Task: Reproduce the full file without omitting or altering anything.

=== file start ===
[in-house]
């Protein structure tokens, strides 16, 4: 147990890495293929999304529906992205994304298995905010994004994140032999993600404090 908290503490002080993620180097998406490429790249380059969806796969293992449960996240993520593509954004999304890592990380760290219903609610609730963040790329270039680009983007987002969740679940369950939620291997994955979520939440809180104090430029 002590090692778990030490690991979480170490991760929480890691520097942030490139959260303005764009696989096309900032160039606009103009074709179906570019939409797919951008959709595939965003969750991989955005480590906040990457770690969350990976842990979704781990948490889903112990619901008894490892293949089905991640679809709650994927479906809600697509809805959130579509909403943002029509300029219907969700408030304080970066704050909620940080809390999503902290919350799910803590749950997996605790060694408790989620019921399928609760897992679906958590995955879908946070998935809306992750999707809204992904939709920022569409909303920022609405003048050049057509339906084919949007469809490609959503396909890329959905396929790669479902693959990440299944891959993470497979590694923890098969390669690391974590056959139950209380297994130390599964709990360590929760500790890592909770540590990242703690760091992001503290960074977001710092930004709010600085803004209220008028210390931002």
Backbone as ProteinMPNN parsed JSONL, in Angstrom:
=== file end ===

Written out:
[in-house]
């Protein structure tokens, strides 16, 4: 147990890495293929999304529906992205994304298995905010994004994140032999993600404090 908290503490002080993620180097998406490429790249380059969806796969293992449960996240993520593509954004999304890592990380760290219903609610609730963040790329270039680009983007987002969740679940369950939620291997994955979520939440809180104090430029 002590090692778990030490690991979480170490991760929480890691520097942030490139959260303005764009696989096309900032160039606009103009074709179906570019939409797919951008959709595939965003969750991989955005480590906040990457770690969350990976842990979704781990948490889903112990619901008894490892293949089905991640679809709650994927479906809600697509809805959130579509909403943002029509300029219907969700408030304080970066704050909620940080809390999503902290919350799910803590749950997996605790060694408790989620019921399928609760897992679906958590995955879908946070998935809306992750999707809204992904939709920022569409909303920022609405003048050049057509339906084919949007469809490609959503396909890329959905396929790669479902693959990440299944891959993470497979590694923890098969390669690391974590056959139950209380297994130390599964709990360590929760500790890592909770540590990242703690760091992001503290960074977001710092930004709010600085803004209220008028210390931002």
Backbone as ProteinMPNN parsed JSONL, in Angstrom: